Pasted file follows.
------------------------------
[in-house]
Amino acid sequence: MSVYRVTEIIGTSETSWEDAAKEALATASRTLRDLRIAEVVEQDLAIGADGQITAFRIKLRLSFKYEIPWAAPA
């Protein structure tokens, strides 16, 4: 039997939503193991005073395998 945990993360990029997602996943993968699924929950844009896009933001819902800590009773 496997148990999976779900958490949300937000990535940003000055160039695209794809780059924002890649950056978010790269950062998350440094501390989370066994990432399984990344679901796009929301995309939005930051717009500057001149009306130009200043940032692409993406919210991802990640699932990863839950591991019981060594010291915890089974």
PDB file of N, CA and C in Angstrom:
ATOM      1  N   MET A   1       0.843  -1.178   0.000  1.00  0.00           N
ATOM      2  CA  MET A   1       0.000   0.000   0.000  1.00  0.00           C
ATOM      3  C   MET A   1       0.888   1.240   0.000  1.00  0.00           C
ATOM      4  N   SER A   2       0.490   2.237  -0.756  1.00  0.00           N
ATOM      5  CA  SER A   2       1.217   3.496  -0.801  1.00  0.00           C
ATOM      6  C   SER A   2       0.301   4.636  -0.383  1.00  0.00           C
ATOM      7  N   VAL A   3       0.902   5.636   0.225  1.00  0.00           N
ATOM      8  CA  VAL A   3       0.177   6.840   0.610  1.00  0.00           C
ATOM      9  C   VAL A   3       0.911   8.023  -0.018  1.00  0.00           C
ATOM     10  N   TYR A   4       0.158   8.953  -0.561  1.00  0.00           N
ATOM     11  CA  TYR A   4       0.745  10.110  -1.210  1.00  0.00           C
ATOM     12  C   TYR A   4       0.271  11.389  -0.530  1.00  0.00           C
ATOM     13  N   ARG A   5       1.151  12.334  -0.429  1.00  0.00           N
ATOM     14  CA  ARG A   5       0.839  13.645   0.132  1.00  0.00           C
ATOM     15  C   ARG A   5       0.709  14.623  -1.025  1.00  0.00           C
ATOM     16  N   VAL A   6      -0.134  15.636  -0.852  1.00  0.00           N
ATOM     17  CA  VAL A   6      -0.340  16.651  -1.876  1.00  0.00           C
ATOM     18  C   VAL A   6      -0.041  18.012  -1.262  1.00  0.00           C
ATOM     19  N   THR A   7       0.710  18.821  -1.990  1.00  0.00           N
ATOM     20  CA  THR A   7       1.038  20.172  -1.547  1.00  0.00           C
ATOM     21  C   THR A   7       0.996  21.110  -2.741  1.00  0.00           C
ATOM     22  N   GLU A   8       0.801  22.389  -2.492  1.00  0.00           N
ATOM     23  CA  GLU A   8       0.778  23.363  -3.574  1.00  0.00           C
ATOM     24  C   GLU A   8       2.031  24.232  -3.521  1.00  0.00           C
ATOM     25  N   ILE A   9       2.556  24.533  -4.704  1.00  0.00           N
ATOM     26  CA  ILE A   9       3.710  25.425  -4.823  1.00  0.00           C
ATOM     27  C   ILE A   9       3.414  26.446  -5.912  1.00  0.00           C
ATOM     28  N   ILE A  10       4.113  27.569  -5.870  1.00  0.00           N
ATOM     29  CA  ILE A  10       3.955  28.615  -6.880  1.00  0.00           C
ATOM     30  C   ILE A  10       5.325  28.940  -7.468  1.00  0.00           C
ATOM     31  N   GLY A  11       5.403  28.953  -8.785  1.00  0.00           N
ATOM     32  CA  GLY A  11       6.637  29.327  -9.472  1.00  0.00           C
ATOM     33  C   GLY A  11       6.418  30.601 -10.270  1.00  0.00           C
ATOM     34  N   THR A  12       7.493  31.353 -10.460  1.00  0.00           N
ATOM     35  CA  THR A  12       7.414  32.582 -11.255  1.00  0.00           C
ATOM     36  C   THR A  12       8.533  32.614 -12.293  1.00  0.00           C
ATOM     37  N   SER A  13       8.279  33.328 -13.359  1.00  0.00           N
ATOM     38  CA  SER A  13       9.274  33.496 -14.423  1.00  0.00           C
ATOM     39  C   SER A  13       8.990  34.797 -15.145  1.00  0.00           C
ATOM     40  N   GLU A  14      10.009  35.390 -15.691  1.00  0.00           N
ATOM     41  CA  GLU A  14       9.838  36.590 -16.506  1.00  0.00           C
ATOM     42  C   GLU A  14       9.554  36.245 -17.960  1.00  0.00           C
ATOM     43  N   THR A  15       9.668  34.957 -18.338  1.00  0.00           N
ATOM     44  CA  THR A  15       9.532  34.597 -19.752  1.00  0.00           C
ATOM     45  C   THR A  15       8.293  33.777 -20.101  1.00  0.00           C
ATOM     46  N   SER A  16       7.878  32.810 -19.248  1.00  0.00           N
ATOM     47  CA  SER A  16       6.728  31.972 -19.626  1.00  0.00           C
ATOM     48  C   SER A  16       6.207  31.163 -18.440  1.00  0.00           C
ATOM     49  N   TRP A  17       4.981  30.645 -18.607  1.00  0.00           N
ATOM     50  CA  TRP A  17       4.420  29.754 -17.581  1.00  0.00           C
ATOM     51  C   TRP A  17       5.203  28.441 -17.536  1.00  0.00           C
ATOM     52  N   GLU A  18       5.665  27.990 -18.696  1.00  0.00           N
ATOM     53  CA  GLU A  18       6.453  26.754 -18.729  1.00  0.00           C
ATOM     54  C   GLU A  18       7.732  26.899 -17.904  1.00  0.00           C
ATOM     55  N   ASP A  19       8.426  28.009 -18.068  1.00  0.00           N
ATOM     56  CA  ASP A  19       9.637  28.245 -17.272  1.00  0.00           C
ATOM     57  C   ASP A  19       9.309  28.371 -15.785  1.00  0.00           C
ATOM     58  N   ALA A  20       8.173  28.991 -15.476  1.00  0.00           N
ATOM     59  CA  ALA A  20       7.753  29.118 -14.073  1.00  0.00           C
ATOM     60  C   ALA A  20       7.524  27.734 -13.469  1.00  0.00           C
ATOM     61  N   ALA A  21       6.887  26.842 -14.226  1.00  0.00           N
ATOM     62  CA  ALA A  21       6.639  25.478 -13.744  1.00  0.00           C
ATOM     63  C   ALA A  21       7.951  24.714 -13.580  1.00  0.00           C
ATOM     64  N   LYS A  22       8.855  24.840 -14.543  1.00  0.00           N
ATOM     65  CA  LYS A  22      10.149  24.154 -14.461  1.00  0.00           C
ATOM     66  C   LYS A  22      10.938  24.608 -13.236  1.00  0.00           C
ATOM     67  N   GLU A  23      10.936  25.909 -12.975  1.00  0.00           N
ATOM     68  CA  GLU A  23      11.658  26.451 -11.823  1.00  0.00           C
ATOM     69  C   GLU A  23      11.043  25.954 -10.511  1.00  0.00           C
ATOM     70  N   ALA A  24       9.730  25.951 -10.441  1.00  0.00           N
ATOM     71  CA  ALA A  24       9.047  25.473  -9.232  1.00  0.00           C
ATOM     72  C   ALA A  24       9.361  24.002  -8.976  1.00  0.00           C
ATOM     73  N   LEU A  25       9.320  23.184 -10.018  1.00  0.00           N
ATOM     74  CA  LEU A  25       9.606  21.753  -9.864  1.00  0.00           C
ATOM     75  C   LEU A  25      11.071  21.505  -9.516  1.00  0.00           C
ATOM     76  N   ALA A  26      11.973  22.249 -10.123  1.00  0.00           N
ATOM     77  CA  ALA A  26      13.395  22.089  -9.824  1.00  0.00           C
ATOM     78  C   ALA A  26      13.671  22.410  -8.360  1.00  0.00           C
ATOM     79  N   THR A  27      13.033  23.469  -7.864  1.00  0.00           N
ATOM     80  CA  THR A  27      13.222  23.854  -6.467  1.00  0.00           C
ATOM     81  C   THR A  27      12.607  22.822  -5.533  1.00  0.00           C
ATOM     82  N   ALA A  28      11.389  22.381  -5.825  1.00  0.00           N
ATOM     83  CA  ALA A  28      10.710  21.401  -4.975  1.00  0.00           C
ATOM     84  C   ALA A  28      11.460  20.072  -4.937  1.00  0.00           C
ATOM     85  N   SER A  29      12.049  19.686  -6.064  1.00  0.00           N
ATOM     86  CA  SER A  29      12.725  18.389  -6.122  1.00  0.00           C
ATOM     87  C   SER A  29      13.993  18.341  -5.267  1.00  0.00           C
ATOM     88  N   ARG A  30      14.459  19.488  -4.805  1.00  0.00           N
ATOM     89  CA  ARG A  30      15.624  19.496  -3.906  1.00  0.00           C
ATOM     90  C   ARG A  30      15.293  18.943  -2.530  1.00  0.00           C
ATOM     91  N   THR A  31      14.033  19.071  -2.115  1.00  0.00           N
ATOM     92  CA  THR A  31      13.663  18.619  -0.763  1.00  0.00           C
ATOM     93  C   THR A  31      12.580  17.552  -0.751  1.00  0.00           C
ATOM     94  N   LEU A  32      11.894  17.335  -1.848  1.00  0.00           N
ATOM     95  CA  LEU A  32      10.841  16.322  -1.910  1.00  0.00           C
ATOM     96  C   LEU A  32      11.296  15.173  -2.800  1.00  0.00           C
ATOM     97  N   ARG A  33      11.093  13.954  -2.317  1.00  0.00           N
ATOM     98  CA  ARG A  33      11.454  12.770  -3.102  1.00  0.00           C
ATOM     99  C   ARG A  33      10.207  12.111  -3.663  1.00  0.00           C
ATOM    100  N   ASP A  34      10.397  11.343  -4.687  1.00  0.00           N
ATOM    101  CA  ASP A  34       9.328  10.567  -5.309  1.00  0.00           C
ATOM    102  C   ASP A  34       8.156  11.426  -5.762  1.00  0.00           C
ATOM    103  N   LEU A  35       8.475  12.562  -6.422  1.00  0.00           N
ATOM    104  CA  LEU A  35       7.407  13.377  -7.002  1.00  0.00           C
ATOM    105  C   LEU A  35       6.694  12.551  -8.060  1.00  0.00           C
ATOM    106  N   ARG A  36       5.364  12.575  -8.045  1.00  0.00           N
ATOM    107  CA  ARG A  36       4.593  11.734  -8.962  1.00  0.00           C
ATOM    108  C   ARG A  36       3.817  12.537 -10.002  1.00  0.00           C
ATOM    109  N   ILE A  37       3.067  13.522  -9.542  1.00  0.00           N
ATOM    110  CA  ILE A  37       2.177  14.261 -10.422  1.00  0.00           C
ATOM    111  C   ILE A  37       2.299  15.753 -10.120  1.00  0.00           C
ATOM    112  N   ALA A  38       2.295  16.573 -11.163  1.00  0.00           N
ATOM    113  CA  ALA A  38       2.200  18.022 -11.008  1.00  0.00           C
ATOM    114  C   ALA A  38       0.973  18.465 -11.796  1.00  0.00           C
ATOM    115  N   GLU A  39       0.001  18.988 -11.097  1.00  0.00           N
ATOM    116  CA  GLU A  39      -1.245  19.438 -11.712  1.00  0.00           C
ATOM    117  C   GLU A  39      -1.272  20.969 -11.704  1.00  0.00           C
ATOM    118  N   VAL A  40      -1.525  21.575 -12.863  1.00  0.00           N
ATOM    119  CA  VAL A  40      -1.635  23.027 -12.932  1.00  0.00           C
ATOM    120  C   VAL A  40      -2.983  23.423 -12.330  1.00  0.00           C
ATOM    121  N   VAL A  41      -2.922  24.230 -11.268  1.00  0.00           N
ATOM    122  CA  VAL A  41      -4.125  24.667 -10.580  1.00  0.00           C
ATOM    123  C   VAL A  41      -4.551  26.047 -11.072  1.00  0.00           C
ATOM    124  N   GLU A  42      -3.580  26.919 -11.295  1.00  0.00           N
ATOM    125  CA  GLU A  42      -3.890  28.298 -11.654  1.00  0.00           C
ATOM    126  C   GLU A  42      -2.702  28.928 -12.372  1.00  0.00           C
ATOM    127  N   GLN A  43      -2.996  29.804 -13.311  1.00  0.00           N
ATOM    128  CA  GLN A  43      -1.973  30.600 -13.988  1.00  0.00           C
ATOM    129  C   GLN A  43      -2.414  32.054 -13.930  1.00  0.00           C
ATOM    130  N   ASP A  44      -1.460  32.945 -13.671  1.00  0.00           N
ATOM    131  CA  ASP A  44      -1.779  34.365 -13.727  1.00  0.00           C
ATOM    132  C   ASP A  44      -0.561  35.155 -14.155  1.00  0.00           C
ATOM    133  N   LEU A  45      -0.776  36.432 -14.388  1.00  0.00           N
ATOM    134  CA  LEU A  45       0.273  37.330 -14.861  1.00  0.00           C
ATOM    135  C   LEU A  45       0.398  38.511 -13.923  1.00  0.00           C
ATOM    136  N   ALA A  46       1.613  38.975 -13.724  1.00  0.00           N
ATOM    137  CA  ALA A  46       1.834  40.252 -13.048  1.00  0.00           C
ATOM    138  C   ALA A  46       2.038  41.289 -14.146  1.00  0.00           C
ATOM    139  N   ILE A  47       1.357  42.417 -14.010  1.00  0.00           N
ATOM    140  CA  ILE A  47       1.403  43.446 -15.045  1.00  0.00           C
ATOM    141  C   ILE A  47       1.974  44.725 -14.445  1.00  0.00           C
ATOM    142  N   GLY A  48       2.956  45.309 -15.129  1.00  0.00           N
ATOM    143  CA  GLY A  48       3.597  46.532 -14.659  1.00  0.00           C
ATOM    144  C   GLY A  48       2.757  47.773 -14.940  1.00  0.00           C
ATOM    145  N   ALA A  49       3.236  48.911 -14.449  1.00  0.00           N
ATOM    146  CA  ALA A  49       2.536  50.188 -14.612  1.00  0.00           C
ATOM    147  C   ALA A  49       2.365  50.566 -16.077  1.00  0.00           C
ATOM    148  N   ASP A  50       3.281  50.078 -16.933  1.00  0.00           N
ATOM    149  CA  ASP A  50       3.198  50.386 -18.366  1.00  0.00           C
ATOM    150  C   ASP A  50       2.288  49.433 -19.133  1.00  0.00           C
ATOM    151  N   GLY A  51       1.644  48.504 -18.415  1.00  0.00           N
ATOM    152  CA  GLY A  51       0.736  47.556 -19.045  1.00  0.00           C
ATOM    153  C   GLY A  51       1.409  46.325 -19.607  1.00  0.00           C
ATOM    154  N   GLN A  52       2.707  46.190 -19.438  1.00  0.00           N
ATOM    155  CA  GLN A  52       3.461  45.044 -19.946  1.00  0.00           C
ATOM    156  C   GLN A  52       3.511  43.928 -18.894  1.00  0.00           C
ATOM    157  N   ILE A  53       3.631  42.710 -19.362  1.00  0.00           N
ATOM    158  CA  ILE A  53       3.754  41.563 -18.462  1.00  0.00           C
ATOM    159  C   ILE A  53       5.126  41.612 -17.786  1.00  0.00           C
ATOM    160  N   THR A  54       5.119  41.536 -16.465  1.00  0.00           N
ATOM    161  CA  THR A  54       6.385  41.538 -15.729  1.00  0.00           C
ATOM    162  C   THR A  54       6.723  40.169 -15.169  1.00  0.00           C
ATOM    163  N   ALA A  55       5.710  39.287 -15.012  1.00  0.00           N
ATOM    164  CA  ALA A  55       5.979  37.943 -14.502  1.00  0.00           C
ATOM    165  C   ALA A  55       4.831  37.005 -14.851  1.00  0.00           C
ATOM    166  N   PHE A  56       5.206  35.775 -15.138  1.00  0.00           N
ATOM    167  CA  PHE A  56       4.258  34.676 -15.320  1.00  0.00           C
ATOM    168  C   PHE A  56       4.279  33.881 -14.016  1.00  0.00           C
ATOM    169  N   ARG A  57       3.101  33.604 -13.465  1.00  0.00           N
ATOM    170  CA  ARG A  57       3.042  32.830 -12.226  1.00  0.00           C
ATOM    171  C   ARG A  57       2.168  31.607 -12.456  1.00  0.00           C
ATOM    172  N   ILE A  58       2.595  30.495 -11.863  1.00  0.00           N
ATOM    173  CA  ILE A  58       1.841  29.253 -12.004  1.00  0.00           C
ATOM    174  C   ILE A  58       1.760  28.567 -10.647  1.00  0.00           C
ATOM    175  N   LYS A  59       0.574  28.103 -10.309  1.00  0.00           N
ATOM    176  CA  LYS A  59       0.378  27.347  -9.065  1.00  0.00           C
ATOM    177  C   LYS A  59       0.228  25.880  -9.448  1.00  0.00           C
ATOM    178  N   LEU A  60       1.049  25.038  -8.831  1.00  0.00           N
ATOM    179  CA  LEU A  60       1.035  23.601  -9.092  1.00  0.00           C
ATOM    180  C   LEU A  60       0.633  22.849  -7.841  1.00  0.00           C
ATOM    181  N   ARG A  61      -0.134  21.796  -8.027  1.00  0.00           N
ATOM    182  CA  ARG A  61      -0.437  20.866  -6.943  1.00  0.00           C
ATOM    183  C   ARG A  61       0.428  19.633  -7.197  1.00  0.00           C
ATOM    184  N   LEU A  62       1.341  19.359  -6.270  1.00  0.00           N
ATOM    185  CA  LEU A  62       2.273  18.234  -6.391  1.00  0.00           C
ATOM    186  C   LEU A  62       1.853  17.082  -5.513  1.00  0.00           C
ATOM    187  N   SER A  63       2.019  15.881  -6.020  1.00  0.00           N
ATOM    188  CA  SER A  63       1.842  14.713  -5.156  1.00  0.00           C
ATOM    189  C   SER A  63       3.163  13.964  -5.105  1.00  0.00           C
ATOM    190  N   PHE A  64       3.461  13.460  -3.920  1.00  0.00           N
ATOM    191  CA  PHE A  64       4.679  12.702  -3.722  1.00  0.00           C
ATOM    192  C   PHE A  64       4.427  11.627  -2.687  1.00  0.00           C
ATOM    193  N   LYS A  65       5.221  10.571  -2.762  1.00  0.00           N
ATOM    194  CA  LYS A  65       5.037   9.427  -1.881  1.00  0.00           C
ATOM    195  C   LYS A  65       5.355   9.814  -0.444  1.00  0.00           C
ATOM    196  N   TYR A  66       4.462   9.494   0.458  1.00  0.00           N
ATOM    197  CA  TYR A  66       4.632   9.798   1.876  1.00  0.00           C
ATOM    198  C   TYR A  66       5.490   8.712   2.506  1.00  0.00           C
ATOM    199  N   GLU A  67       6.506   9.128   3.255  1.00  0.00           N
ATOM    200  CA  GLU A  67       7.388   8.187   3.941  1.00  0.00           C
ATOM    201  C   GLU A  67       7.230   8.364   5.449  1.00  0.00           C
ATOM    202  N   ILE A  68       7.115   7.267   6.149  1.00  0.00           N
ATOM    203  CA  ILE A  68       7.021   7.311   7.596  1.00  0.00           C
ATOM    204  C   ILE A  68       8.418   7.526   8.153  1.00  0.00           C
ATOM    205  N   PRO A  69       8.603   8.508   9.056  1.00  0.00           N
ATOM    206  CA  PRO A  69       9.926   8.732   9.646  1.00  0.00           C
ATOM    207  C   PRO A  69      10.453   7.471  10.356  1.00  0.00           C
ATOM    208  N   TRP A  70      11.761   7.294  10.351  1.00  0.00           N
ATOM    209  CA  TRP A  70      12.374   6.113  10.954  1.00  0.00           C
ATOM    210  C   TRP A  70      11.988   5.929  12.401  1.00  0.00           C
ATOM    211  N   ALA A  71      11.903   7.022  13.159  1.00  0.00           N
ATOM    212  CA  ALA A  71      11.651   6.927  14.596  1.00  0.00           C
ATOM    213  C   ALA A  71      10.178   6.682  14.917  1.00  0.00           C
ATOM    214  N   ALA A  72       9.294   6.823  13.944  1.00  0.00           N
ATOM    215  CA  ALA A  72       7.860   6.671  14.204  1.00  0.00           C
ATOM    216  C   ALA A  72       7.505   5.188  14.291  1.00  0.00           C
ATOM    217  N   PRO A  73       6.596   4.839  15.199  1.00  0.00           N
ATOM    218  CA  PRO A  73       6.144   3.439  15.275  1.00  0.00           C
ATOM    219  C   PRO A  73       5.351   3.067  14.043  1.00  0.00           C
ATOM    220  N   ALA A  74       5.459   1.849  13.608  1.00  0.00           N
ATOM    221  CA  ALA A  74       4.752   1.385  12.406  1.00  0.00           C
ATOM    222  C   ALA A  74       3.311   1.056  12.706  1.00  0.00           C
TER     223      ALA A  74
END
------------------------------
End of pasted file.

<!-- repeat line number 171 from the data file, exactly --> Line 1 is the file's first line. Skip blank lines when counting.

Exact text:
ATOM    167  CA  PHE A  56       4.258  34.676 -15.320  1.00  0.00           C